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How to get a job with your Master of Teaching

James Davis

Careers Commentator
The market for education jobs can be tight. Fortunately, we’ve got you covered with these methods for getting a foot in the door.

Teaching is one of those professions of passion. The most successful, sought after teachers are the ones with true enthusiasm for who they’re working with and what they’re doing. Even then it can be difficult to find a job in the field, with many teaching graduates failing to find employment within an adequate timeframe. In 2016 alone, the ABC reported on staggering numbers failing to find relevant employment within three to five years, requiring them to start a new degree. Although this probably won’t happen to you, we want everyone who studies teaching to be equipped for the job market. So, in this article, we’ll show you how to apply that passion and skill to improving your job prospects. Each section will be a self-contained method for bolstering that resume, impressing in an interview or interacting with employers. Let’s get going!

Look for placements day one

The best time to start looking for work experience or placements is yesterday. The earlier you get moving, the more time you’ve got to be rejected and eventually accepted. Even if you don’t yet know anything, by the time you’re accepted for one of these positions you’ll know something! If you don’t yet know something by then, you’ll learn on the job. These placements are internships, after all. You aren’t expected to be a master off the bat. They’re designed for novices.

In case it’s too late however, there are some other steps you can take in the period between now and finding a placement or grad job.

Join your subject-specific association

All disciplines taught in primary and secondary education are represented in state bodies. These provide a community of like-minded professionals who at the very least can advise you on getting a career, or what skills to develop further in order to enhance employability. Membership costs an annual fee, but could be well worth it if you’re looking for direct insight into your subject of choice. Even if you don’t join, just getting in contact with members and offering to buy them coffee and have a chat is a great way to build some contacts!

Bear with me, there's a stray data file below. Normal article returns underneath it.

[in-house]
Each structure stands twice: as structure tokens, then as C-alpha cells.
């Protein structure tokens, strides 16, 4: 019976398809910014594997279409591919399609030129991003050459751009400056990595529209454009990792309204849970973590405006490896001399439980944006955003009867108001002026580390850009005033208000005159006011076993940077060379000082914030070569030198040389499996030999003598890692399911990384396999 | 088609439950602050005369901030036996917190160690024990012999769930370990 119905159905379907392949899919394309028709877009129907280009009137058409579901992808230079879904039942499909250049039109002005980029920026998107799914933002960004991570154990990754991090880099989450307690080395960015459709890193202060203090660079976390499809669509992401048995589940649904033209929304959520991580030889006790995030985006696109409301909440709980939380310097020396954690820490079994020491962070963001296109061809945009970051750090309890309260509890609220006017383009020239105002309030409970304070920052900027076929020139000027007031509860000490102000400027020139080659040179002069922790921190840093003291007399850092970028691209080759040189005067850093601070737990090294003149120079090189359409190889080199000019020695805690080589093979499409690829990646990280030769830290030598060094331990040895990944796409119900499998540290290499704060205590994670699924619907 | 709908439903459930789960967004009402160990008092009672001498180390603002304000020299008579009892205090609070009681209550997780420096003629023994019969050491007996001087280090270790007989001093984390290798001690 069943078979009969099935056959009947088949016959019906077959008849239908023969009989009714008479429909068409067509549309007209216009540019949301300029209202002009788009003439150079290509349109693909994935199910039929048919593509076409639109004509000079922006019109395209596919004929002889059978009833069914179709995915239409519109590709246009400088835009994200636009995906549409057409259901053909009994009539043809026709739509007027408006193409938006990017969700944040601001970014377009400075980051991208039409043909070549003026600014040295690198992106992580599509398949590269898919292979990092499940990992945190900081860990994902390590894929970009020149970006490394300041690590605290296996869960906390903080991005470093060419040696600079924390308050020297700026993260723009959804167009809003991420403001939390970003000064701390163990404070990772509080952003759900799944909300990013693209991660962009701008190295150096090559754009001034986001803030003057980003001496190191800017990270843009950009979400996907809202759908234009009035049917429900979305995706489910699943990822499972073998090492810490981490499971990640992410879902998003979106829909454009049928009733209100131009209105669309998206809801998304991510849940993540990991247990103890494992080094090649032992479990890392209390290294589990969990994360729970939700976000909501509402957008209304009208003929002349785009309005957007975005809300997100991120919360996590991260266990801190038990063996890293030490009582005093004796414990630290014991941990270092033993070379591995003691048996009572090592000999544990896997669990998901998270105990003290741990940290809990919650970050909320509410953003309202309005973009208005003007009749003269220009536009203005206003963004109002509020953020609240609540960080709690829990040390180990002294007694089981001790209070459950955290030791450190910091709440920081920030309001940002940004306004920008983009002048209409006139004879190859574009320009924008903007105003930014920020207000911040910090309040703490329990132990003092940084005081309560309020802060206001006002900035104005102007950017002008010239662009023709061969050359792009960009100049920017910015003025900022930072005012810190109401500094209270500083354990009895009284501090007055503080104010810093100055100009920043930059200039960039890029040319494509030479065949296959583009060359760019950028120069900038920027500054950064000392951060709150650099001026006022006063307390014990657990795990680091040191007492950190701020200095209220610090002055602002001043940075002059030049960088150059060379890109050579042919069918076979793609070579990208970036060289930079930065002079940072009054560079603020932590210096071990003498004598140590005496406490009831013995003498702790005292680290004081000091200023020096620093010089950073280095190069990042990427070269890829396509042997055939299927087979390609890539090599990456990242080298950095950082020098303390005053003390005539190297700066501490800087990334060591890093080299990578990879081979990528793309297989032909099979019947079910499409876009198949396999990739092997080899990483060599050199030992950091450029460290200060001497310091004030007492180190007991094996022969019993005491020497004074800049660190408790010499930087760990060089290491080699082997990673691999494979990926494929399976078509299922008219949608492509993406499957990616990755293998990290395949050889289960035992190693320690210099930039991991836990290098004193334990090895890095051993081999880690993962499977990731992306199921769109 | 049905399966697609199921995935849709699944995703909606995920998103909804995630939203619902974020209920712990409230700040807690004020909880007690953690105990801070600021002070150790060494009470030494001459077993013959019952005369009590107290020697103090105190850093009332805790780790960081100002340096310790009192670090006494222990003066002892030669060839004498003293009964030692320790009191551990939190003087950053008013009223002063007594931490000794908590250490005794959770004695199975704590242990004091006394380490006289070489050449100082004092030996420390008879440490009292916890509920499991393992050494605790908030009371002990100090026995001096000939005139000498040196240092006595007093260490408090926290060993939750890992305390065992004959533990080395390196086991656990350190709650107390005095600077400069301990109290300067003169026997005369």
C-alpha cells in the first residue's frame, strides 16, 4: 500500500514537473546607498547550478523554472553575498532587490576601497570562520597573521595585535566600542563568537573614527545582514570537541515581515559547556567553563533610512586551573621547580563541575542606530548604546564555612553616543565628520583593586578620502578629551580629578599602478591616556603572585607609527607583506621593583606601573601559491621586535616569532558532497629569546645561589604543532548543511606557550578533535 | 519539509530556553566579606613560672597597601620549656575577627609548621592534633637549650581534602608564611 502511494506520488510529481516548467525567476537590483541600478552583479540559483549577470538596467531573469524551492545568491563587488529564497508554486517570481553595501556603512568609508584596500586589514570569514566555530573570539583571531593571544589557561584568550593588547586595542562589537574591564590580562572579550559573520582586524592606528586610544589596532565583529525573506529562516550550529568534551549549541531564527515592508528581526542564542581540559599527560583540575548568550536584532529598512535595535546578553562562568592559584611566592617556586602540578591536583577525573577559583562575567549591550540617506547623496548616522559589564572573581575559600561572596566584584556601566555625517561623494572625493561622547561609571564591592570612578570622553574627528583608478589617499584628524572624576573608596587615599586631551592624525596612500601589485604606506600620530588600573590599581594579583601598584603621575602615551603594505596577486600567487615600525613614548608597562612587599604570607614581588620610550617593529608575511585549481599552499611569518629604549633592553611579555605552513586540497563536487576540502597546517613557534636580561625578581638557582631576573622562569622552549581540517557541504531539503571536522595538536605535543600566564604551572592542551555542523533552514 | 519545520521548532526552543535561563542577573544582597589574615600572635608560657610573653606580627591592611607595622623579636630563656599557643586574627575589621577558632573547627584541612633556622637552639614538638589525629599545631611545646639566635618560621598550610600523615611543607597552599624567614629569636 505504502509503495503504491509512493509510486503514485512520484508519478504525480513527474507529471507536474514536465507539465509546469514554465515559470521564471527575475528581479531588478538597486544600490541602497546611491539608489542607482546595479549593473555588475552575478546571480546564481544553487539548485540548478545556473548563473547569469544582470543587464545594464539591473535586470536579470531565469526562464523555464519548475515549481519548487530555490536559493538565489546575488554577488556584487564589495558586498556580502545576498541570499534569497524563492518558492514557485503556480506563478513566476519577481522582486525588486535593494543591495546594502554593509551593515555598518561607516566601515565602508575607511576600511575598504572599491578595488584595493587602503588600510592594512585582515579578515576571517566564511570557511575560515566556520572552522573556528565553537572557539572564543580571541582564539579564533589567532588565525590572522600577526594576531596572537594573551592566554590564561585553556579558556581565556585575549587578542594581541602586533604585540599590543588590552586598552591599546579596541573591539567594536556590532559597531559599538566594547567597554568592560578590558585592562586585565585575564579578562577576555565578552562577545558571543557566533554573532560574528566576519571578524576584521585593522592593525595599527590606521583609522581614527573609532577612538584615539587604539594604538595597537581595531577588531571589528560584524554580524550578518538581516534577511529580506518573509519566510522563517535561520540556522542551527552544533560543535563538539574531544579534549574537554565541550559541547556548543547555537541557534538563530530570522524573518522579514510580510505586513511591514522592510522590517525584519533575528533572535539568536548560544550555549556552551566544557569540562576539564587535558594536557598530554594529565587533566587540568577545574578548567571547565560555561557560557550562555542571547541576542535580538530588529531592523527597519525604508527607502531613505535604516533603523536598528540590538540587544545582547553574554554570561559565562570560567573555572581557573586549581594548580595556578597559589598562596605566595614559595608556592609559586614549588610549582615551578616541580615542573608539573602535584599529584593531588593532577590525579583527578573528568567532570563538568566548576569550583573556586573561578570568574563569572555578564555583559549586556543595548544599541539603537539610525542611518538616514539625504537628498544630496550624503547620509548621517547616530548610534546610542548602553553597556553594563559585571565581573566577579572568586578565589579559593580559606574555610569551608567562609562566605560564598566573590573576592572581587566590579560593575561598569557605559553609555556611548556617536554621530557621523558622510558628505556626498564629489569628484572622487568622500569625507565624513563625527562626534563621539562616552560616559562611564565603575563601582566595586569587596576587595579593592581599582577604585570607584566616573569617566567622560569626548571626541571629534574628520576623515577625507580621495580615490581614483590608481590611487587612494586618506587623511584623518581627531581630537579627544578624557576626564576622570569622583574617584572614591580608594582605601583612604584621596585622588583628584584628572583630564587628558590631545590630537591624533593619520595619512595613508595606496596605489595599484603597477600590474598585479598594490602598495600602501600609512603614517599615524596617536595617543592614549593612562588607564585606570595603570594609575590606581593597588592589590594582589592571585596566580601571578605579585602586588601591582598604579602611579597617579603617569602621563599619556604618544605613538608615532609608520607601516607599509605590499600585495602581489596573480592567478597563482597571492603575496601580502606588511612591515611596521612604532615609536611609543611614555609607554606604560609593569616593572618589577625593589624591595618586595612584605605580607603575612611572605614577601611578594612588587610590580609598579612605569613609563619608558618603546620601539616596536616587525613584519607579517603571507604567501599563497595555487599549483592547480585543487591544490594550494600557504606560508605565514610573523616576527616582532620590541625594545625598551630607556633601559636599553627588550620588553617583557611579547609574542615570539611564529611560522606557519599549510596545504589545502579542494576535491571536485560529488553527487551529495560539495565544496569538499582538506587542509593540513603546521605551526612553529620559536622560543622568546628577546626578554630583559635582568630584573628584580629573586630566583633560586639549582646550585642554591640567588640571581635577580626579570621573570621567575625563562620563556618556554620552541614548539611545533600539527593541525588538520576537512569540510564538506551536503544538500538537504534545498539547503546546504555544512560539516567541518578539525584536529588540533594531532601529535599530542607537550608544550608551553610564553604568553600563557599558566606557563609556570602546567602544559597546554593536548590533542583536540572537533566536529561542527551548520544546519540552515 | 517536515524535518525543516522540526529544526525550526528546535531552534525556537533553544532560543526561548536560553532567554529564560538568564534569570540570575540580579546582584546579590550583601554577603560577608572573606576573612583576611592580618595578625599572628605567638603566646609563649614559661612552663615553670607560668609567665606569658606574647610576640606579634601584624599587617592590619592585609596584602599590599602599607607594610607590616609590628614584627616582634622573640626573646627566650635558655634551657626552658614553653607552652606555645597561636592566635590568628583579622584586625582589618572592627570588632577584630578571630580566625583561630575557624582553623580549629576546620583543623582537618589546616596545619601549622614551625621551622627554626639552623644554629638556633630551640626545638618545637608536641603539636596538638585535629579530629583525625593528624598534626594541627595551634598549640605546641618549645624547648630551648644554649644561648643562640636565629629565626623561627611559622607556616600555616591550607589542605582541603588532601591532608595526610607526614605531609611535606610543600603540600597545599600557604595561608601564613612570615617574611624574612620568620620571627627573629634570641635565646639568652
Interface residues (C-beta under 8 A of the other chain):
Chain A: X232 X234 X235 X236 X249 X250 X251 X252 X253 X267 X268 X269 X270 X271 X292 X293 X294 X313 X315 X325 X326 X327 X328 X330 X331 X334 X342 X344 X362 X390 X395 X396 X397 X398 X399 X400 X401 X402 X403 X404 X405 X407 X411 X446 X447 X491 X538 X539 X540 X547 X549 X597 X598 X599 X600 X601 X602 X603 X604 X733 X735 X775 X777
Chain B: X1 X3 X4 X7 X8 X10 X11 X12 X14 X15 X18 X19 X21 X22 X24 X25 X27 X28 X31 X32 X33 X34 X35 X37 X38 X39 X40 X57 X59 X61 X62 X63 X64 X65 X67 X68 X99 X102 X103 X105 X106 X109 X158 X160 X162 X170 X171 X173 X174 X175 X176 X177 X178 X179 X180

Try to get some tutoring experience

This can be helping out in peer assisted learning sessions, coaching a sport team or teaching an instrument. Showing your mettle somehow speaks volumes about your commitment to the profession and will help you stand out in the crowd. It’ll also provide additional context for your studies, regardless of if you’ve graduated or not yet. You can even seek references from satisfied parents. Simply using your initiative to start tutoring is a way to solidify your knowledge and boost your resume.

If you’ve graduated, this is a great way to spend your time in the interim between now and a grad job.

Make some phone calls

It’s always worth attempting to get work placements or jobs through official channels, but if all else fails, you can always contact faculty directly. You’d be surprised at the opportunities you can call simply by shaking the tree and seeing what falls out. Granted, there will be plenty of times where you’ll be redirected to official applications forms, but just asking a teacher if it’d be OK to shadow them and take notes to assist to compliment your teaching degree doesn’t hurt. This likely wouldn’t count as ‘placement’ per se, but it’s a great way to get a bit of experience if all else fails.

Attend relevant networking events

These are still useful as a postgrad for just about any discipline you can think of. If you start perusing student association Facebook pages and LinkedIn feeds, you’ll likely come across all manner of panels and networking functions that’ll let you come into contact with movers and shakers. Even if all you meet are other students or graduates, you’ll gain the opportunity to make friends and learn how they overcame their own career hurdles. Overall, this is an invaluable, inexpensive way to get much-needed advice and perhaps even career opportunities. If you go out of your way to collect business cards and offer to send potential employers your resume, you’ll put yourself in good stead.

You should now have a somewhat better idea of how to boost your shot at a grad job in teaching outside the standard channels. Of course, sprucing up your resume, cover letters and other standards are all valuable too. Our sister site, GradNewZealand, hosts a guide on how to get a graduate job that can be applied to Australian postgraduates too.